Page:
Elizabeth Duggan, MD, MA, Associate Professor of Anesthesiology and Director of Professional Development and Faculty Engagement at University of Alabama Birmingham, was the last panelist and synthesized the generational summaries presented by the other panelists with a talk entitled, “Bridging the Sticking Points: Unifying Strategies.” She emphasized the importance of generational research to bridge the generational gap and promote engagement. Opportunity, motivation, organizational commitment, job satisfaction and healthcare performance metrics were also important. The workplace today contains more birth cohorts or generations than it has ever before, and generational research focuses on whether generational personality differences predict work attitudes or outcomes, whether there are significant differences in work attitudes across generations, and identification of different motivational factors across generations in the workplace.

Regarding differences in personality traits across generations, the evidence supports that the generational effects are present in smaller studies. However, larger studies have found that personality changes over time, and depends on societal context and geography, and generational differences are not scientifically supported. Regarding work attitudes, all attitudinal differences are small and generally inconsistent across the literature, and motivational factors may also reflect career stage. The unifying factor for work attitudes across generations is that all generations seek meaningful work. Dr. Duggan summarized that any of the generational differences that do exist, have small effect sizes and that while the concept of generational differences can be useful, continued use of categorical stereotypes of generations can lead to bias and prejudice in the workplace. To reconcile workplace differences, Dr. Duggan recommended the “4+1 A model” which includes acknowledgement, appreciation, accommodation, and acceptance, and all create the ability to aspire to create more cohesive teams, better work environments, and improved outcomes.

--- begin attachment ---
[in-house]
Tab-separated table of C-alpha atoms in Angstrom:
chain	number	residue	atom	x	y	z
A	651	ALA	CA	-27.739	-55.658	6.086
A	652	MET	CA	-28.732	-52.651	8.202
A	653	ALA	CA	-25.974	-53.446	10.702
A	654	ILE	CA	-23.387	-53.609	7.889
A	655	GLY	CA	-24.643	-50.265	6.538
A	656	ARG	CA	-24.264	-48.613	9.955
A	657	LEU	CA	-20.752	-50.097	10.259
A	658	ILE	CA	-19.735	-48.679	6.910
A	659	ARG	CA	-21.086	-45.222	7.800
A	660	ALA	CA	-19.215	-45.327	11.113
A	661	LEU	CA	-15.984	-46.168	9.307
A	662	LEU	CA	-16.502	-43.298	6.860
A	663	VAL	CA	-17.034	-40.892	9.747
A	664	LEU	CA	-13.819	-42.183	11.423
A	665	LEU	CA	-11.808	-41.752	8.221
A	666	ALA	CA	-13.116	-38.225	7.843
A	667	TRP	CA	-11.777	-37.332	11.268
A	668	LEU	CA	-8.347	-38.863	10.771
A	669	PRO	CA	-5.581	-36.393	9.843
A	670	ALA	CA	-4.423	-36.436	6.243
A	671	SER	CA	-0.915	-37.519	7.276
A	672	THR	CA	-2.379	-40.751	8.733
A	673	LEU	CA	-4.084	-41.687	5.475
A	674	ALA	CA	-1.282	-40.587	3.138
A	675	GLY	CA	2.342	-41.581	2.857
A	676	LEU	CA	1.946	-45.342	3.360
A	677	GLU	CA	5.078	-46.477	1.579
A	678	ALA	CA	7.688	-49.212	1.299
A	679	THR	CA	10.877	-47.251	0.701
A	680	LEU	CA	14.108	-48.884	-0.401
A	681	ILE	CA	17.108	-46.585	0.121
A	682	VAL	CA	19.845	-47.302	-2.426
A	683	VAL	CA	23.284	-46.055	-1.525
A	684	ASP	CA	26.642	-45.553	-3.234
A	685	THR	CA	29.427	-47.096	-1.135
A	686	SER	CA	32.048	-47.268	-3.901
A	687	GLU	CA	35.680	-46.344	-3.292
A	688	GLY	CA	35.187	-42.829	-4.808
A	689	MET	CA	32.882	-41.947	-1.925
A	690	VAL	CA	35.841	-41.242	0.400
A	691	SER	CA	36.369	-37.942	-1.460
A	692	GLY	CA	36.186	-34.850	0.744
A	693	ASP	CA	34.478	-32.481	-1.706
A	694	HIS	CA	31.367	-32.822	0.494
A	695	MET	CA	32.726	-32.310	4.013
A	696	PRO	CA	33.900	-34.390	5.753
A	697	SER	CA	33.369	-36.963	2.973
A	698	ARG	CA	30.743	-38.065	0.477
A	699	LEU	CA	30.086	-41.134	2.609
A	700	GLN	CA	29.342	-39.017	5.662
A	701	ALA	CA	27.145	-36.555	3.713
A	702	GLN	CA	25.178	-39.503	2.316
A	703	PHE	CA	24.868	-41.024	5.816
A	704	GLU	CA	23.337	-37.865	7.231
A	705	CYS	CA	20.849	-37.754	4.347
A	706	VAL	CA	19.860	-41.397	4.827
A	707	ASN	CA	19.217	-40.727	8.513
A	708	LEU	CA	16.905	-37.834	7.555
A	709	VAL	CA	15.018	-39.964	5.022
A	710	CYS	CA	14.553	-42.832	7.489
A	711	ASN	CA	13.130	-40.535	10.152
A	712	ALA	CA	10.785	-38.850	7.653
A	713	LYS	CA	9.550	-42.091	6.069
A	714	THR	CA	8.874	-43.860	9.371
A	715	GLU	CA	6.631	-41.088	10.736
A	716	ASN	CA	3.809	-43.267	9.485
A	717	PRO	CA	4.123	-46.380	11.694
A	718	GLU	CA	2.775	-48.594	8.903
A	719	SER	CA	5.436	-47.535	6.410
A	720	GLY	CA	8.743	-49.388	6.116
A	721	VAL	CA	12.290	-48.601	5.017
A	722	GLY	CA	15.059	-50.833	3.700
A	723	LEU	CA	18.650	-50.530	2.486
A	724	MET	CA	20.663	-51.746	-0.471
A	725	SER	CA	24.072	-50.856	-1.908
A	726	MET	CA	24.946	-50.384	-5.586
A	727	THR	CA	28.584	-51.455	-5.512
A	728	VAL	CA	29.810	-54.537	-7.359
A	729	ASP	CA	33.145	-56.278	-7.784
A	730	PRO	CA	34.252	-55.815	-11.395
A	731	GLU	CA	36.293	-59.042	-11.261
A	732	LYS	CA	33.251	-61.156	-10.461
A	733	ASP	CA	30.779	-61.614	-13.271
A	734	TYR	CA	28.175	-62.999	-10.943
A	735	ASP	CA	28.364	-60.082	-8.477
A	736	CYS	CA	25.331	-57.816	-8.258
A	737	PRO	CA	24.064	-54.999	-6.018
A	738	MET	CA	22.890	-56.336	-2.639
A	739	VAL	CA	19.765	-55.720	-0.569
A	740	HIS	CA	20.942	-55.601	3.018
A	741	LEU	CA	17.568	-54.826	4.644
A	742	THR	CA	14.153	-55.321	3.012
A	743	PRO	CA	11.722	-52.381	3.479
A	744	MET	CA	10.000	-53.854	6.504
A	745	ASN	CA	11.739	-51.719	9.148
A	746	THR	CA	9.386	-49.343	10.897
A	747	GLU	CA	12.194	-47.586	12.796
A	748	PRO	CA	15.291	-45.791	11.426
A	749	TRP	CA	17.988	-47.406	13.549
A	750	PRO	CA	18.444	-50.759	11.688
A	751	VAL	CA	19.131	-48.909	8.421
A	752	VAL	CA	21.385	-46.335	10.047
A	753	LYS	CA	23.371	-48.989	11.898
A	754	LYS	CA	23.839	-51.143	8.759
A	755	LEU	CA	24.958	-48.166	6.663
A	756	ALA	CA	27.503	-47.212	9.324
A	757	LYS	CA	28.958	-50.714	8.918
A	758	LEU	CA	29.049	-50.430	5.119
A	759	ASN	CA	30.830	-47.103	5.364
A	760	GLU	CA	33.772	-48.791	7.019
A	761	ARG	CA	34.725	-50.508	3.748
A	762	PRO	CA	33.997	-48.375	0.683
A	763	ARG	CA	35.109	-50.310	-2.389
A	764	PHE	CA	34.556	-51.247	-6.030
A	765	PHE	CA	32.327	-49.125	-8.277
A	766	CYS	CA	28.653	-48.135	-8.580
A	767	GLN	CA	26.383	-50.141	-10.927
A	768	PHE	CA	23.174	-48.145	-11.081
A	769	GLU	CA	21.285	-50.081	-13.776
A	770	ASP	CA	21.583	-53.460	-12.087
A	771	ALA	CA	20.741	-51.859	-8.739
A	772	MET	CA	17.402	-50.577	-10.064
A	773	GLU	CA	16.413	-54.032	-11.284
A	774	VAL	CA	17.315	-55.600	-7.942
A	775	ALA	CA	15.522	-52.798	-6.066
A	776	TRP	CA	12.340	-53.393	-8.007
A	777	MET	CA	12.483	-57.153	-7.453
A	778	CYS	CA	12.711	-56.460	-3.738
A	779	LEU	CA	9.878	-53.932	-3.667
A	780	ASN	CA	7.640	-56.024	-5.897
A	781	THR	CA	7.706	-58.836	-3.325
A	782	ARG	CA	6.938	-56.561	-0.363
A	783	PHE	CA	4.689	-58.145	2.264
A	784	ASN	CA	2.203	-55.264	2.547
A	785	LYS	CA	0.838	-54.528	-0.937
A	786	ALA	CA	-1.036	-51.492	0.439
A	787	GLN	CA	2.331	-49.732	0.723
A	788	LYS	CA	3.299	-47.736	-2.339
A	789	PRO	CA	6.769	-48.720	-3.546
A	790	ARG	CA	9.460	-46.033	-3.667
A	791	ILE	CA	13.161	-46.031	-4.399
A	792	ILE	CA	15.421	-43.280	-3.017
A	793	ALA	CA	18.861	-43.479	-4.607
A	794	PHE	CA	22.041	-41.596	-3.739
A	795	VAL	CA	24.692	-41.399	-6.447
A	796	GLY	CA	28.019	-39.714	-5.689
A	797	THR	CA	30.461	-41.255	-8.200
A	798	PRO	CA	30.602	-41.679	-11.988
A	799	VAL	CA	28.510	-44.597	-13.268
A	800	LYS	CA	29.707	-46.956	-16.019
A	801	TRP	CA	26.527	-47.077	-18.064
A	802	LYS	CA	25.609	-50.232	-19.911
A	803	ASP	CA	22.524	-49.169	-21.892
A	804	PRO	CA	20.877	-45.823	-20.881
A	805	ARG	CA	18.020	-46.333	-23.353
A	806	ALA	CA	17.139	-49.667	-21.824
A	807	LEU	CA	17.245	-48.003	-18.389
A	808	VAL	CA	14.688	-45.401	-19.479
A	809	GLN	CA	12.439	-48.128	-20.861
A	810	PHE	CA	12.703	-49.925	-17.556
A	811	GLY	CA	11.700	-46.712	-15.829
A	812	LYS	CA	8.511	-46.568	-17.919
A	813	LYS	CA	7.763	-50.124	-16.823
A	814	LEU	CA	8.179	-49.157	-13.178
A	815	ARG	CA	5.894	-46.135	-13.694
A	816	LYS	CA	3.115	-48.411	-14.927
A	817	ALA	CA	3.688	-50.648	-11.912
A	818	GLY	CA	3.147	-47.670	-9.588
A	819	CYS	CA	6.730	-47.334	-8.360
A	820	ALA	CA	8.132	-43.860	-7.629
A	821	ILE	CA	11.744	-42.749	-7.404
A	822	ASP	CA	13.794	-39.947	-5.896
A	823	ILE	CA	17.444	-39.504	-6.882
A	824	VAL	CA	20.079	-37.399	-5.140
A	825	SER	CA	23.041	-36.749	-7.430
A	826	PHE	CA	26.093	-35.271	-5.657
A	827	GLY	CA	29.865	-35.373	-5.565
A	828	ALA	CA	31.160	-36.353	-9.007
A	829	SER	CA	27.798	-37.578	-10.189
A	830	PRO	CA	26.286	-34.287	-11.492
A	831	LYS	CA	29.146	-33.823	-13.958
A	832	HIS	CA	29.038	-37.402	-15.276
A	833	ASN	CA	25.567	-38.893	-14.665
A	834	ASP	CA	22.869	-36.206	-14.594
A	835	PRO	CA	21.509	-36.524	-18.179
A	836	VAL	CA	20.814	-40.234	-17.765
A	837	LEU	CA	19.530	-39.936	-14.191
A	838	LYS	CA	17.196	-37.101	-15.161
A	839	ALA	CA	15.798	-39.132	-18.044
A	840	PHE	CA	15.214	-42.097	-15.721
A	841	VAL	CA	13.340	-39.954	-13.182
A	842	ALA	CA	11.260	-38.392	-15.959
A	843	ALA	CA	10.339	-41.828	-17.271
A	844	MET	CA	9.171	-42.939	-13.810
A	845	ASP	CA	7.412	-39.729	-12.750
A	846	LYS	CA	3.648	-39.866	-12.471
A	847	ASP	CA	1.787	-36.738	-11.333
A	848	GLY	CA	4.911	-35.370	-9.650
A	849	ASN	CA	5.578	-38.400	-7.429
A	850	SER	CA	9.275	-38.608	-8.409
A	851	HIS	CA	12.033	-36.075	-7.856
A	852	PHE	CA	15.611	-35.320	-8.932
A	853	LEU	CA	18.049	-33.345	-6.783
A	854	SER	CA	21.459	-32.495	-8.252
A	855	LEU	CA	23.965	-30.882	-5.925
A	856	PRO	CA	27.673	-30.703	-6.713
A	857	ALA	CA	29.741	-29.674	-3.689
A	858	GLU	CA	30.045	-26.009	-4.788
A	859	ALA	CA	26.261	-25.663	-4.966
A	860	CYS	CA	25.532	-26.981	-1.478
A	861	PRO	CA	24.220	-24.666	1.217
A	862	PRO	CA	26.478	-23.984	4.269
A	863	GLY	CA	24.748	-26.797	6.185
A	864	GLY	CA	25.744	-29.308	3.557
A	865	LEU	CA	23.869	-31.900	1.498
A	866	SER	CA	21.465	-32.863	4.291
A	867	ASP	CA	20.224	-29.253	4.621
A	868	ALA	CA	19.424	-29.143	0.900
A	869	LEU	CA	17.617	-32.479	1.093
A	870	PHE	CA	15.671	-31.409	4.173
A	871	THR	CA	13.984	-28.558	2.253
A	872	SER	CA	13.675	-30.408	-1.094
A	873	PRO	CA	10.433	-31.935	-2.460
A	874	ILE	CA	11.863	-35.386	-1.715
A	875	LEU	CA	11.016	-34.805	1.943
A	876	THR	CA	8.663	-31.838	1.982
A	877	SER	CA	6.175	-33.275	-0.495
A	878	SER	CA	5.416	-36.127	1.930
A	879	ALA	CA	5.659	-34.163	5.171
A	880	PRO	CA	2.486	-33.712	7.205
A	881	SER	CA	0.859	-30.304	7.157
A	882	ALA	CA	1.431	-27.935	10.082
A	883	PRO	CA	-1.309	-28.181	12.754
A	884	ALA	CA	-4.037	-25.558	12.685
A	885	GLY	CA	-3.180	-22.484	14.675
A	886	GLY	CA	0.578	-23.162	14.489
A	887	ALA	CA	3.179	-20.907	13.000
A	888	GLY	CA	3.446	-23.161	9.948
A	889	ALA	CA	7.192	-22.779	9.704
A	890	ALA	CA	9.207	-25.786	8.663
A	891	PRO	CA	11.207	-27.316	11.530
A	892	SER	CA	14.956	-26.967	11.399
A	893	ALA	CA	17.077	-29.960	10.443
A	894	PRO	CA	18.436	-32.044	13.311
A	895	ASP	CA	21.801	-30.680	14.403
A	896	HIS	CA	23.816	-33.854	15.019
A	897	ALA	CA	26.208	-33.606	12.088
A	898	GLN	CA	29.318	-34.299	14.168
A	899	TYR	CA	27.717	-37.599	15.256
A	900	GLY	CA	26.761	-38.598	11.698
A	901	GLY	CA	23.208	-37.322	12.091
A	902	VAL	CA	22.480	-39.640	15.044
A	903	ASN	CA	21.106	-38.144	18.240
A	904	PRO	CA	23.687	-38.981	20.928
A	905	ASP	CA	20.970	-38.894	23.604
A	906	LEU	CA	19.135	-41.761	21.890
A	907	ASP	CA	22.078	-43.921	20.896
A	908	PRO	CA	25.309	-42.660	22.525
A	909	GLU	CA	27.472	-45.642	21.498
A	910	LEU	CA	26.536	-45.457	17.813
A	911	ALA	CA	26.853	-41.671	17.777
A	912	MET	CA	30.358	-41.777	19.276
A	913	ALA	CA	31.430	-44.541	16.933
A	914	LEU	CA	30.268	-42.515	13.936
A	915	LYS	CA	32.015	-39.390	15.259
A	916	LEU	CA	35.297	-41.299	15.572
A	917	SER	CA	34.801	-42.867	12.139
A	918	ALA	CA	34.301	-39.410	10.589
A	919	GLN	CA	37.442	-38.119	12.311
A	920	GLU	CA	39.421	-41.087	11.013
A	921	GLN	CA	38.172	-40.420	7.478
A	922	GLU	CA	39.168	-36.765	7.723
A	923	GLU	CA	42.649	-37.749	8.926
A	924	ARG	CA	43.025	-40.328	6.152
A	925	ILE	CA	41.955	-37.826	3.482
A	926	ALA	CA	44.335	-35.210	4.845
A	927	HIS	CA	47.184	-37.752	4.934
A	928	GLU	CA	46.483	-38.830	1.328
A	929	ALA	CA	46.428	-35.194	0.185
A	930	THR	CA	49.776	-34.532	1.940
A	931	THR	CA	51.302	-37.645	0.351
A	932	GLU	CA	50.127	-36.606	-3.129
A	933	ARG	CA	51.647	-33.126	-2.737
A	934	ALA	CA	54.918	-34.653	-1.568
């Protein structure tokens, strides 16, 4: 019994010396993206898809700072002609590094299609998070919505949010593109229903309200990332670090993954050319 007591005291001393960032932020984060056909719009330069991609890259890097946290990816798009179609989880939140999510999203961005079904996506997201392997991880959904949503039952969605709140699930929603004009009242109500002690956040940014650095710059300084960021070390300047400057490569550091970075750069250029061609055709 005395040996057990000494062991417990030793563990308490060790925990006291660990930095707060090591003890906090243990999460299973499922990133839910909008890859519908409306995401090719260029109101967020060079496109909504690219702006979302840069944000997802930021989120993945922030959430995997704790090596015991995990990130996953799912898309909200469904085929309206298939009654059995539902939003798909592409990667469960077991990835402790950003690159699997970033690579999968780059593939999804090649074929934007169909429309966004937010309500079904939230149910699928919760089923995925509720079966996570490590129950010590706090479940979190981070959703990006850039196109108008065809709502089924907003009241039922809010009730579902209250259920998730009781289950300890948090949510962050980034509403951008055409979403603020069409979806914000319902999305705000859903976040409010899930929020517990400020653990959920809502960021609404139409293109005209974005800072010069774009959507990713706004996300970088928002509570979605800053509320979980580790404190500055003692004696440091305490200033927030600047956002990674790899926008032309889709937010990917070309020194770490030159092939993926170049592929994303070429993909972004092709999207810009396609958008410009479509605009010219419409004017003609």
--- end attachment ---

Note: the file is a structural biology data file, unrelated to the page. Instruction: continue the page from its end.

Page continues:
A robust Q&A discussion followed the talks. Topics focused on the role of technology and tackling the “us versus them” mentality. Dr. Njoku highlighted how all the generations embraced technology during the COVID-19 pandemic. Dr. Duggan and Dr. Helou emphasized that the “us versus them” mentalities can be divisive and instead, we should focus on our similarities and work on systematic ways to solve these issues. The panelists also discussed institutional loyalty, and how to foster engagement, meaningful work and consistent values reflected by the institution. They highlighted the importance of discussing generational teamwork to educate all generations on this topic and how to handle various groups in the workplace in a unified instead of divisive manner. Dr. Hastie emphasized how the generations can learn from one another and recognize the strengths and insights each person brings to the team. The panel closed by focusing on the shared values across generations and the need for collaborations across generations to create well-functioning teams.